The official website of the Swedish government, regeringen.se, was offline for several hours overnight and only a message saying the site could not be reached was visible, reports The UK Telegraph. The website was back up and running in the morning.
The hacking group Anonymous is believed to be behind Operation Payback. “The campaign is not over, it’s still going strong. More and more people are joining,” one of its members, Coldblooded, told the paper.
“I see this as becoming a war – but not a traditional war: this is a war of data,” he said, adding, “We are trying to keep the internet free for everyone.”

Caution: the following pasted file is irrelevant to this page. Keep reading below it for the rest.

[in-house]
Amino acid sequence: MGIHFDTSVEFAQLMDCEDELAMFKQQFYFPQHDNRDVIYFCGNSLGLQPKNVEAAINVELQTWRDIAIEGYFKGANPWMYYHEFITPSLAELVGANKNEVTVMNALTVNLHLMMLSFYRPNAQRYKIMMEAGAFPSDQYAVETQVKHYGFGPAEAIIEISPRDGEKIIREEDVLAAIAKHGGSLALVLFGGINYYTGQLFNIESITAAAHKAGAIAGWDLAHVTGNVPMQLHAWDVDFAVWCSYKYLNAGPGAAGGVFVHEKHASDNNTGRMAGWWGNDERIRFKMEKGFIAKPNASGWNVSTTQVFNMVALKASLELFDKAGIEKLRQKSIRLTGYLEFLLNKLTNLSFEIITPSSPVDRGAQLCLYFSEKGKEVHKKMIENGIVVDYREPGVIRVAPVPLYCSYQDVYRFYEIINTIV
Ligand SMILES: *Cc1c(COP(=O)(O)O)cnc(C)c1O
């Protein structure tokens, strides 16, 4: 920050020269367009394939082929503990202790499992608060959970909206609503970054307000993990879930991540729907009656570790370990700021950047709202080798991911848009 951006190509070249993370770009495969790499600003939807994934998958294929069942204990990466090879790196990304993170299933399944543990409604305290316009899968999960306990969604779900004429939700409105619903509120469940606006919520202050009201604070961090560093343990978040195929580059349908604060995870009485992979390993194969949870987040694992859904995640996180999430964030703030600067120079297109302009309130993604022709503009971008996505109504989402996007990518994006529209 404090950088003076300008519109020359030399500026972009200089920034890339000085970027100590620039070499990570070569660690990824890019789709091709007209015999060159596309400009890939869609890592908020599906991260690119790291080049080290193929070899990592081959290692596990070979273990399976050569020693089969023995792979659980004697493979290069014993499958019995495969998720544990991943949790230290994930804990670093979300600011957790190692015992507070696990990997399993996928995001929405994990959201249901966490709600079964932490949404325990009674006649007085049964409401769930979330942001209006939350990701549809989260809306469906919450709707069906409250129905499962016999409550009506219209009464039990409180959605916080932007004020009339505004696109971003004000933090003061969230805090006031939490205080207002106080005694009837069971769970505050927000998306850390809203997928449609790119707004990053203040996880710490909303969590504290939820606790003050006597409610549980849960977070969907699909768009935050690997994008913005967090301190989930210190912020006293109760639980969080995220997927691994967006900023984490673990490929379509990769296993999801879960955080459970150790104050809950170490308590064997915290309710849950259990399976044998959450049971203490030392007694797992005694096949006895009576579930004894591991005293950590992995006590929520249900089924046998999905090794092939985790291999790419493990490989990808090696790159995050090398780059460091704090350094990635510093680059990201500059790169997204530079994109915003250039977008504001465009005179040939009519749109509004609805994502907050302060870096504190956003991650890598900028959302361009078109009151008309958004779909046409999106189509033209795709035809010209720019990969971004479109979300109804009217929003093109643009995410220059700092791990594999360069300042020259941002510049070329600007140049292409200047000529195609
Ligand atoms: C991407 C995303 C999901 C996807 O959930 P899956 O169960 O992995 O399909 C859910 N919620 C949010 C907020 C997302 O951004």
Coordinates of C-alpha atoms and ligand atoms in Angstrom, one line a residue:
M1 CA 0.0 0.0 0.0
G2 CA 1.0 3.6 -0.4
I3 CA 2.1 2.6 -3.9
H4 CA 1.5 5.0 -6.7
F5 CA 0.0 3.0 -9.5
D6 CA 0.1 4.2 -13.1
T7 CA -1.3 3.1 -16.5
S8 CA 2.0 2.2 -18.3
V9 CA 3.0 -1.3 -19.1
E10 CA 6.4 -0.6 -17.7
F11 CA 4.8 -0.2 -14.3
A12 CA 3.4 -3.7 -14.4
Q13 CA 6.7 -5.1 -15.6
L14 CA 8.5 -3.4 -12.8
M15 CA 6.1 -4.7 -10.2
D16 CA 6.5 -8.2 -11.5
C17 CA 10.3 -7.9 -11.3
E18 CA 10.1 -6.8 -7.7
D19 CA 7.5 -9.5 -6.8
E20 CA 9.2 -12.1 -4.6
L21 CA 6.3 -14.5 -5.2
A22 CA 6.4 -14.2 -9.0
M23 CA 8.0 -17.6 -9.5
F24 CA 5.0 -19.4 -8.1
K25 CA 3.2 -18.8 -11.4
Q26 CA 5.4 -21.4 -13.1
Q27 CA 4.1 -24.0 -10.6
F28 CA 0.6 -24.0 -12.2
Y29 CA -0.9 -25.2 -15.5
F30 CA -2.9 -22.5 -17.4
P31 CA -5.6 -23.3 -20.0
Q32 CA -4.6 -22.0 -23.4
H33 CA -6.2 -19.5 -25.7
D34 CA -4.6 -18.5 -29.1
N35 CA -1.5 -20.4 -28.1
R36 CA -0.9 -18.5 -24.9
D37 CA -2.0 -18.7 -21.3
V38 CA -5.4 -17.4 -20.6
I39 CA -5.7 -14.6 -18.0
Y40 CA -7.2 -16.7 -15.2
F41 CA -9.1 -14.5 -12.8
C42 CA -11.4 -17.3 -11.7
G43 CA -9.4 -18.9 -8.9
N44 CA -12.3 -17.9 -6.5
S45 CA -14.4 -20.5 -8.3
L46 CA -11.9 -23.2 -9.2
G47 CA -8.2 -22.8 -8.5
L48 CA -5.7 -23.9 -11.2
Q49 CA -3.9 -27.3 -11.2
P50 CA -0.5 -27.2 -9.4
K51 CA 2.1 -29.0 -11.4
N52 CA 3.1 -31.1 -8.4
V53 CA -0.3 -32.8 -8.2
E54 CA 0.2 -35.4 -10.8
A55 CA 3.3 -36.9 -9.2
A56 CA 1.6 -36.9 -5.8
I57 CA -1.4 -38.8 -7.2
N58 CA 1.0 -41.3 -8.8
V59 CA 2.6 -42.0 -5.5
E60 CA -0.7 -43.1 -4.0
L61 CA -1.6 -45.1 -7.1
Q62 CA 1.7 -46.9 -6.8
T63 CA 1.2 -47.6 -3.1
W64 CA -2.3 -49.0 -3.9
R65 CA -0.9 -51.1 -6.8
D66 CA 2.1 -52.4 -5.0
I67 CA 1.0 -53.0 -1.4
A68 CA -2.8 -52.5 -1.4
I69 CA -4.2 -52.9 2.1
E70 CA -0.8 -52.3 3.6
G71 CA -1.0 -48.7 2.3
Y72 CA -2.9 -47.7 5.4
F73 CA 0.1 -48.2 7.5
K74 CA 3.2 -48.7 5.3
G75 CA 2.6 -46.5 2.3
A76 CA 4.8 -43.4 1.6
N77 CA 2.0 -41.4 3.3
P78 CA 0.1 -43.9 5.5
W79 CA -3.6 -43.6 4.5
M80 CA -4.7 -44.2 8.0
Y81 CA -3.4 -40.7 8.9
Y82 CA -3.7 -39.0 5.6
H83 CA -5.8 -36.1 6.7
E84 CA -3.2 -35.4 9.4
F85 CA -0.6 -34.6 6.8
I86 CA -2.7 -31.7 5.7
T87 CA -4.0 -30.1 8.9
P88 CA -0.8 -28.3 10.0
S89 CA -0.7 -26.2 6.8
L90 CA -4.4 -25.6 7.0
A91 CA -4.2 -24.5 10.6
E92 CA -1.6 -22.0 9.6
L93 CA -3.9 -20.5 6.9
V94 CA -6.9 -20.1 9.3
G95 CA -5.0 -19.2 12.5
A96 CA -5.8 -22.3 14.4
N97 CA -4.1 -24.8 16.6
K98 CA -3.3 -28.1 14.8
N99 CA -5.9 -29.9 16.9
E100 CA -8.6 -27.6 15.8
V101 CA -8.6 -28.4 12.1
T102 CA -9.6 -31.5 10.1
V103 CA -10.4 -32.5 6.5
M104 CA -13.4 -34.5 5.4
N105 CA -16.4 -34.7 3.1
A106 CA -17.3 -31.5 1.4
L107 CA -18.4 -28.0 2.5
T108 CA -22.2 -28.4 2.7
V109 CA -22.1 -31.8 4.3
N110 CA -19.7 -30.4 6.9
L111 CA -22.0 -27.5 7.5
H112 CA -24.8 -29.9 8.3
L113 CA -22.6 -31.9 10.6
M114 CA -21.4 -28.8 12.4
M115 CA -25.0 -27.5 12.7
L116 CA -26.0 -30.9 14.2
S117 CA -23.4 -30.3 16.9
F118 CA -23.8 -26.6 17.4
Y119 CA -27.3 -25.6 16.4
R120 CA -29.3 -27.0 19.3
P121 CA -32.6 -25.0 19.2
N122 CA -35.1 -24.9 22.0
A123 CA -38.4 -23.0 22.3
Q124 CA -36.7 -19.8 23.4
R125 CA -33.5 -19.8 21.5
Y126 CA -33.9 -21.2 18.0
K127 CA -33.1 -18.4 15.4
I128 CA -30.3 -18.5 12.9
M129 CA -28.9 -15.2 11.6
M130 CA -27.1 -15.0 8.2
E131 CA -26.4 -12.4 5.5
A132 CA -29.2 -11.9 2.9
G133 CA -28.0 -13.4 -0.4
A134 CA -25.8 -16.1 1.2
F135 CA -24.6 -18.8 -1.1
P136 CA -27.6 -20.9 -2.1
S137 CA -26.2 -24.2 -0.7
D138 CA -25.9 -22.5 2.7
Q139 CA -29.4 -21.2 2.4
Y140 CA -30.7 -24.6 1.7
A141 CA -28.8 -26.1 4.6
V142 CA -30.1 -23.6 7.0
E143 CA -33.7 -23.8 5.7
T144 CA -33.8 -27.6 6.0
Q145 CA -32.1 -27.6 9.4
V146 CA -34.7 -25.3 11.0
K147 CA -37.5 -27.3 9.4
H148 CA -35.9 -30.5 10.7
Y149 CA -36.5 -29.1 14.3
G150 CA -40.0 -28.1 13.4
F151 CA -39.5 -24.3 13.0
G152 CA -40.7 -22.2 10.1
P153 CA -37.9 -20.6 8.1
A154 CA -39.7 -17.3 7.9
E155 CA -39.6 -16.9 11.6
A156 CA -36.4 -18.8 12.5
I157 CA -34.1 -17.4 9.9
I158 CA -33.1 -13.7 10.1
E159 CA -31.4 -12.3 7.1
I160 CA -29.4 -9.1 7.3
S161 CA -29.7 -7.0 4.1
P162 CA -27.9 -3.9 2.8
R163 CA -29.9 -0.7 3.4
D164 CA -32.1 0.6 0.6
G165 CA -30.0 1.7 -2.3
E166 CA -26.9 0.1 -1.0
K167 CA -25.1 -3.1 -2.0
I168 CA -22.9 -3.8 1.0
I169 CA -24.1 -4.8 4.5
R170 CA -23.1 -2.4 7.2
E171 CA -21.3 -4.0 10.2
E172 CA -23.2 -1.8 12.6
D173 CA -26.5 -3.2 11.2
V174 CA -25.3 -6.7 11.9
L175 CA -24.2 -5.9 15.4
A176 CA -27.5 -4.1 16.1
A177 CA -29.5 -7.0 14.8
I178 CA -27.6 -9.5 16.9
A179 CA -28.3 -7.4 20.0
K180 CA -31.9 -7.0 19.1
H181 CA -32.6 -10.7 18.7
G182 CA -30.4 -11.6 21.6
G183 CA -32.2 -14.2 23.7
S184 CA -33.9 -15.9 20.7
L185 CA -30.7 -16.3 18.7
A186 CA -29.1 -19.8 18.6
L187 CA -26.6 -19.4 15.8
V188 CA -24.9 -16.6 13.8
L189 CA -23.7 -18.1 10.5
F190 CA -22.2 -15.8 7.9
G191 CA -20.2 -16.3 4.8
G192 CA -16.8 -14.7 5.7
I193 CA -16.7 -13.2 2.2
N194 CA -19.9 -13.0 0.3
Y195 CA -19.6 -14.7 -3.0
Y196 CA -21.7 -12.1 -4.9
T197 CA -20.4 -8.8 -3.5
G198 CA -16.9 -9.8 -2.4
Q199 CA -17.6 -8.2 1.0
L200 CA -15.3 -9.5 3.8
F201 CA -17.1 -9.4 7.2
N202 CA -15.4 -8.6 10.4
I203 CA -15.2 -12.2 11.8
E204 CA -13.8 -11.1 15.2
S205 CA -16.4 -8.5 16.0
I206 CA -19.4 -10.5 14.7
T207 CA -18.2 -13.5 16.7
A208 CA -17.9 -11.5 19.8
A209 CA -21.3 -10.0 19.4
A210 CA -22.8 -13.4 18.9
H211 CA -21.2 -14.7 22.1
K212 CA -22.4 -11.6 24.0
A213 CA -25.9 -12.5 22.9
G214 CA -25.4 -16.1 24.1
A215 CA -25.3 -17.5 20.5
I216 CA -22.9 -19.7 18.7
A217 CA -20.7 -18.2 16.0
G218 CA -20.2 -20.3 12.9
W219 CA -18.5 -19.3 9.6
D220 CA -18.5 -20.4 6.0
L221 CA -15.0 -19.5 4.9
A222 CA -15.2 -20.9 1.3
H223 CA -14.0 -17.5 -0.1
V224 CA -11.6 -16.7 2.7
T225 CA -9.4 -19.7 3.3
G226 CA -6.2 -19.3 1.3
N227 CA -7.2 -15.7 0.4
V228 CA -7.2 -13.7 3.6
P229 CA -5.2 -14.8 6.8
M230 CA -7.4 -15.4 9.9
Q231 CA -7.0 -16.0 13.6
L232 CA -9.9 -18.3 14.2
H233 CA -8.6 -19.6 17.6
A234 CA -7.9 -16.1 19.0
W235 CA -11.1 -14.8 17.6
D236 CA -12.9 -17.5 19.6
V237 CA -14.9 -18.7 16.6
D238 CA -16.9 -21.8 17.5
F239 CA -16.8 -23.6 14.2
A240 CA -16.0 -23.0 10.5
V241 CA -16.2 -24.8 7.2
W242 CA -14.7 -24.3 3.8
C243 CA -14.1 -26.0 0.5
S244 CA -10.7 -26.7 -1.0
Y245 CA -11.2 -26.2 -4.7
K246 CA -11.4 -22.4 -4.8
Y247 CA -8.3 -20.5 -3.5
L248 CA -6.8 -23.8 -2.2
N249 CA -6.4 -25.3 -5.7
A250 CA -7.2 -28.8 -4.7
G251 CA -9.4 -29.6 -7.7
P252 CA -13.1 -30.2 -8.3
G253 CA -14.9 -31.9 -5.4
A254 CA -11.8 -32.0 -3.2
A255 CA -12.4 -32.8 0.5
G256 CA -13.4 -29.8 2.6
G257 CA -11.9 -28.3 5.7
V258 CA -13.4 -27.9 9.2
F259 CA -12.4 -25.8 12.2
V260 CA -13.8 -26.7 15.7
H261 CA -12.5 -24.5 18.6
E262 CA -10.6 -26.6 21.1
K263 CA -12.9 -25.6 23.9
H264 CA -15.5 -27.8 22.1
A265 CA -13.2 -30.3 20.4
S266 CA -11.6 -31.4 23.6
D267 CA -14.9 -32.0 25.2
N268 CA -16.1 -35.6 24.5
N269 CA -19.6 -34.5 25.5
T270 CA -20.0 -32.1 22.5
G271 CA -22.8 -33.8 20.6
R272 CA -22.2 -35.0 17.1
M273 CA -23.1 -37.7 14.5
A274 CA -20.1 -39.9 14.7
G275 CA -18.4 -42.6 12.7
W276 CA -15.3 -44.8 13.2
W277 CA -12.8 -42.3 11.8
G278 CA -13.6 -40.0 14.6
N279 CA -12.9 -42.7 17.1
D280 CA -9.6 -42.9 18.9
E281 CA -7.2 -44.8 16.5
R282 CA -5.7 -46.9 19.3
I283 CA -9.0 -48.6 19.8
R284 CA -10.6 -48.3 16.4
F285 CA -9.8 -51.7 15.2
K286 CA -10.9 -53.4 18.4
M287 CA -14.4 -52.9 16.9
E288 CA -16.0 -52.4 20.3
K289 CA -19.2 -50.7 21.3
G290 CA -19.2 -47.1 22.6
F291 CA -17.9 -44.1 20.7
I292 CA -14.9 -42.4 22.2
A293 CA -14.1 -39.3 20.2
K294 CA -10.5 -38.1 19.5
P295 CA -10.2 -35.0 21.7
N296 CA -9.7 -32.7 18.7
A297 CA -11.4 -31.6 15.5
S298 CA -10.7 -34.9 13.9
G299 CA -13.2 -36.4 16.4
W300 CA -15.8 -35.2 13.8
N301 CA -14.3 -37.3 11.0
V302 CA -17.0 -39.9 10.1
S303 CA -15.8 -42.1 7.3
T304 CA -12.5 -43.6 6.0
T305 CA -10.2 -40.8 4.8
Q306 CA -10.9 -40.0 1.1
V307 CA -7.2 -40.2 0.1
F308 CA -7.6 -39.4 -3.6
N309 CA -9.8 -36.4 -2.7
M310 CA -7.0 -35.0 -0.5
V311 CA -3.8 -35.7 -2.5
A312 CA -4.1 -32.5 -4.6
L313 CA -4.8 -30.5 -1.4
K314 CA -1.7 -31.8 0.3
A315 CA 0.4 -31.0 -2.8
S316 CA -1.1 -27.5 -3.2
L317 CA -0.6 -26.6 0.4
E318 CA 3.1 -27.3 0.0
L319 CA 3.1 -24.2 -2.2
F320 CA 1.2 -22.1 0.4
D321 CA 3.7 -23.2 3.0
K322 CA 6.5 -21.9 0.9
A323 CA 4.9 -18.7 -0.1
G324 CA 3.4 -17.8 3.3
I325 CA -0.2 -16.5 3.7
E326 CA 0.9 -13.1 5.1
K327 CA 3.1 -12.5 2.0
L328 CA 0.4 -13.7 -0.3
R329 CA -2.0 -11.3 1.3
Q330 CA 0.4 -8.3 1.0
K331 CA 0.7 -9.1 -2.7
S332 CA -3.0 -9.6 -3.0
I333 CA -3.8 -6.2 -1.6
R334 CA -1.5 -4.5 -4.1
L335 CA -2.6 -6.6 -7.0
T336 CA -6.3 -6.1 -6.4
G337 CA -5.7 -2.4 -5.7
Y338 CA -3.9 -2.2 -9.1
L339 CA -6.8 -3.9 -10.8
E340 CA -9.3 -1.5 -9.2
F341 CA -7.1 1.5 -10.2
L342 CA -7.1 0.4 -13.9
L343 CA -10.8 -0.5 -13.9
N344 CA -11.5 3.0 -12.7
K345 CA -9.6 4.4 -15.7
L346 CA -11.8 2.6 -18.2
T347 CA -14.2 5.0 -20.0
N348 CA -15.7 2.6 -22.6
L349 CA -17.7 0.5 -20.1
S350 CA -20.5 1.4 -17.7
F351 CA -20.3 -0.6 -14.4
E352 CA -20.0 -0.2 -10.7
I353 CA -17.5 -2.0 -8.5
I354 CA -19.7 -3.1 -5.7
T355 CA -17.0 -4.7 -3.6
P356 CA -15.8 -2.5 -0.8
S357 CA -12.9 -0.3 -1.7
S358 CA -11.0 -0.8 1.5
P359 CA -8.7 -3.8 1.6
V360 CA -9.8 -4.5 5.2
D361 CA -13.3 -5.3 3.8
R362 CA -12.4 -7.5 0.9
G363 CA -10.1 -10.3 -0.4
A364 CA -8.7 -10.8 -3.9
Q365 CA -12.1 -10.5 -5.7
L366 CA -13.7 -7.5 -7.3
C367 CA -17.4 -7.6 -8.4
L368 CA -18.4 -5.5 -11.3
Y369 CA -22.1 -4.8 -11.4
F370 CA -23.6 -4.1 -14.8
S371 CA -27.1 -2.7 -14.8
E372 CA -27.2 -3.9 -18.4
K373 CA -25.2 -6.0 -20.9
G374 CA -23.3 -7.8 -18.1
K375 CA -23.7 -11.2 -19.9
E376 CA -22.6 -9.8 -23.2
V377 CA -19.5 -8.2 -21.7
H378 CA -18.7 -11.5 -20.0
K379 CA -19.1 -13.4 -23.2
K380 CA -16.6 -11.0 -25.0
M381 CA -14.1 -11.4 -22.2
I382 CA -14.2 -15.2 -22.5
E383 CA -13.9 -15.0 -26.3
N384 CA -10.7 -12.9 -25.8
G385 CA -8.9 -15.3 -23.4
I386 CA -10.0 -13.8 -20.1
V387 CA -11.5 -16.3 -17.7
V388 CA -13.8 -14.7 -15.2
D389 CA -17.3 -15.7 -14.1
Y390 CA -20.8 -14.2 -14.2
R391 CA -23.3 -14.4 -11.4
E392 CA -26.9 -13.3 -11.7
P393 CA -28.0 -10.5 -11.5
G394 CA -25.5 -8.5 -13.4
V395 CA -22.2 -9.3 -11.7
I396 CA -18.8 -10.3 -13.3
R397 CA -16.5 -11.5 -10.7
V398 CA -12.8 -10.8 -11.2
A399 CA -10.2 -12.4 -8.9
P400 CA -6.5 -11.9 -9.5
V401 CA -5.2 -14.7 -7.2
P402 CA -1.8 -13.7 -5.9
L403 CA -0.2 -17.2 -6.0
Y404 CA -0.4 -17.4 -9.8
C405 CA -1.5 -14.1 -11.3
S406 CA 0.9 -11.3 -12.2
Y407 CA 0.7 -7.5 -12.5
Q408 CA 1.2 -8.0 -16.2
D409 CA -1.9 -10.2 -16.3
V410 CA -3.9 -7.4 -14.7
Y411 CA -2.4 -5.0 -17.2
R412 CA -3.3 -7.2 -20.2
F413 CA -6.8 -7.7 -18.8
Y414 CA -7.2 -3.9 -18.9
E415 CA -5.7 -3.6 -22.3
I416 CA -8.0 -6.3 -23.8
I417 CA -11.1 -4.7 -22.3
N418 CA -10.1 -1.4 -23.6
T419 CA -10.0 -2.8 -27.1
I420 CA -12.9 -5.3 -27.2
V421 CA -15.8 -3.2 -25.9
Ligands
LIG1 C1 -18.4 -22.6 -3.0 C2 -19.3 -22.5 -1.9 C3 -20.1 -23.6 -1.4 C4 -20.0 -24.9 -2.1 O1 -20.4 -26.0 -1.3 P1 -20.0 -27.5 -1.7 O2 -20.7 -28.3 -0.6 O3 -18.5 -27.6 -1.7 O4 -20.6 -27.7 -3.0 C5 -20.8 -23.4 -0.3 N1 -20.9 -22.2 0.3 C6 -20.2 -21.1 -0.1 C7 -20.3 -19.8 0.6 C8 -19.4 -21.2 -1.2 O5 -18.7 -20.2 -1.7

Operation Payback is targeting websites that have negatively affected Wikileaks in its ability to spread top-secret diplomatic cables and other correspondence. The Swedish government site, along with the Swedish prosecutor’s office, were targeted for issuing an arrest warrant for Assange on rape charges. The website for Claes Borgstrom, the lawyer representing the two women making the accusations against Assange, was also attacked.
Other targets include Visa, Mastercard, eBay and PayPal for refusing to process payments to Wikileaks; Amazon.com for removing the site from its servers; and presumptive Republican presidential candidate Sarah Palin, not only for her criticism of Assange, but simply because Anonymous does not like her.
Icelandic IT company DataCell ehf. has filed lawsuits against Visa and Mastercard for blocking the company from processing payments to Wikileaks.
Taking down a website is illegal in Great Britain, and those convicted of the crime can receive two years in jail for the offense.